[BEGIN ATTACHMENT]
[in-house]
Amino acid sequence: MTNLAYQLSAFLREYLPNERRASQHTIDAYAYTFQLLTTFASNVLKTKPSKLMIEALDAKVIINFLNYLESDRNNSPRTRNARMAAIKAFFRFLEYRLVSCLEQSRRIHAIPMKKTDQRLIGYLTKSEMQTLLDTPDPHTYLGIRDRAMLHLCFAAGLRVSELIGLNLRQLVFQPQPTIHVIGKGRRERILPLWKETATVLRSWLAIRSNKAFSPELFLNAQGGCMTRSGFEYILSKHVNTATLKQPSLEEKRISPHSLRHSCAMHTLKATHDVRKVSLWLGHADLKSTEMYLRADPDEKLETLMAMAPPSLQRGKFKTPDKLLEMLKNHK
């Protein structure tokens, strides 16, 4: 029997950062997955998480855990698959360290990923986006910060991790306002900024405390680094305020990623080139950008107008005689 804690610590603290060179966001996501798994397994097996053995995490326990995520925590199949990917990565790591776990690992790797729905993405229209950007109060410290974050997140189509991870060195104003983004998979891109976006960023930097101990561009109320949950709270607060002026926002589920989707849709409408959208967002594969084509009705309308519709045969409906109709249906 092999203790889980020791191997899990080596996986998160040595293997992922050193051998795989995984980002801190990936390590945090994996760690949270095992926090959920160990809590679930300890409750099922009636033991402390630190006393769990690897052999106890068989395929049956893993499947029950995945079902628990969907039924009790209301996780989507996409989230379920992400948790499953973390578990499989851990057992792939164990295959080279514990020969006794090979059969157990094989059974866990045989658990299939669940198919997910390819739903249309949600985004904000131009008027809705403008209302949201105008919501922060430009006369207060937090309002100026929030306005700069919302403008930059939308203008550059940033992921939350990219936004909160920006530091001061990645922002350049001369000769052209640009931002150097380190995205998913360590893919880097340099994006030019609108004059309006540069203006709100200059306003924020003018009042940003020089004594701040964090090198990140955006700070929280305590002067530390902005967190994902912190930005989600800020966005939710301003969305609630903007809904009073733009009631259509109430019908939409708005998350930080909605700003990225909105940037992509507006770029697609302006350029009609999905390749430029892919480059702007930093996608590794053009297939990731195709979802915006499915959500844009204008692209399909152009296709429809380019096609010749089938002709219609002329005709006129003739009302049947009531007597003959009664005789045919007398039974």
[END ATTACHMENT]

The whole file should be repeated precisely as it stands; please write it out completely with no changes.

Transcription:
[in-house]
Amino acid sequence: MTNLAYQLSAFLREYLPNERRASQHTIDAYAYTFQLLTTFASNVLKTKPSKLMIEALDAKVIINFLNYLESDRNNSPRTRNARMAAIKAFFRFLEYRLVSCLEQSRRIHAIPMKKTDQRLIGYLTKSEMQTLLDTPDPHTYLGIRDRAMLHLCFAAGLRVSELIGLNLRQLVFQPQPTIHVIGKGRRERILPLWKETATVLRSWLAIRSNKAFSPELFLNAQGGCMTRSGFEYILSKHVNTATLKQPSLEEKRISPHSLRHSCAMHTLKATHDVRKVSLWLGHADLKSTEMYLRADPDEKLETLMAMAPPSLQRGKFKTPDKLLEMLKNHK
């Protein structure tokens, strides 16, 4: 029997950062997955998480855990698959360290990923986006910060991790306002900024405390680094305020990623080139950008107008005689 804690610590603290060179966001996501798994397994097996053995995490326990995520925590199949990917990565790591776990690992790797729905993405229209950007109060410290974050997140189509991870060195104003983004998979891109976006960023930097101990561009109320949950709270607060002026926002589920989707849709409408959208967002594969084509009705309308519709045969409906109709249906 092999203790889980020791191997899990080596996986998160040595293997992922050193051998795989995984980002801190990936390590945090994996760690949270095992926090959920160990809590679930300890409750099922009636033991402390630190006393769990690897052999106890068989395929049956893993499947029950995945079902628990969907039924009790209301996780989507996409989230379920992400948790499953973390578990499989851990057992792939164990295959080279514990020969006794090979059969157990094989059974866990045989658990299939669940198919997910390819739903249309949600985004904000131009008027809705403008209302949201105008919501922060430009006369207060937090309002100026929030306005700069919302403008930059939308203008550059940033992921939350990219936004909160920006530091001061990645922002350049001369000769052209640009931002150097380190995205998913360590893919880097340099994006030019609108004059309006540069203006709100200059306003924020003018009042940003020089004594701040964090090198990140955006700070929280305590002067530390902005967190994902912190930005989600800020966005939710301003969305609630903007809904009073733009009631259509109430019908939409708005998350930080909605700003990225909105940037992509507006770029697609302006350029009609999905390749430029892919480059702007930093996608590794053009297939990731195709979802915006499915959500844009204008692209399909152009296709429809380019096609010749089938002709219609002329005709006129003739009302049947009531007597003959009664005789045919007398039974």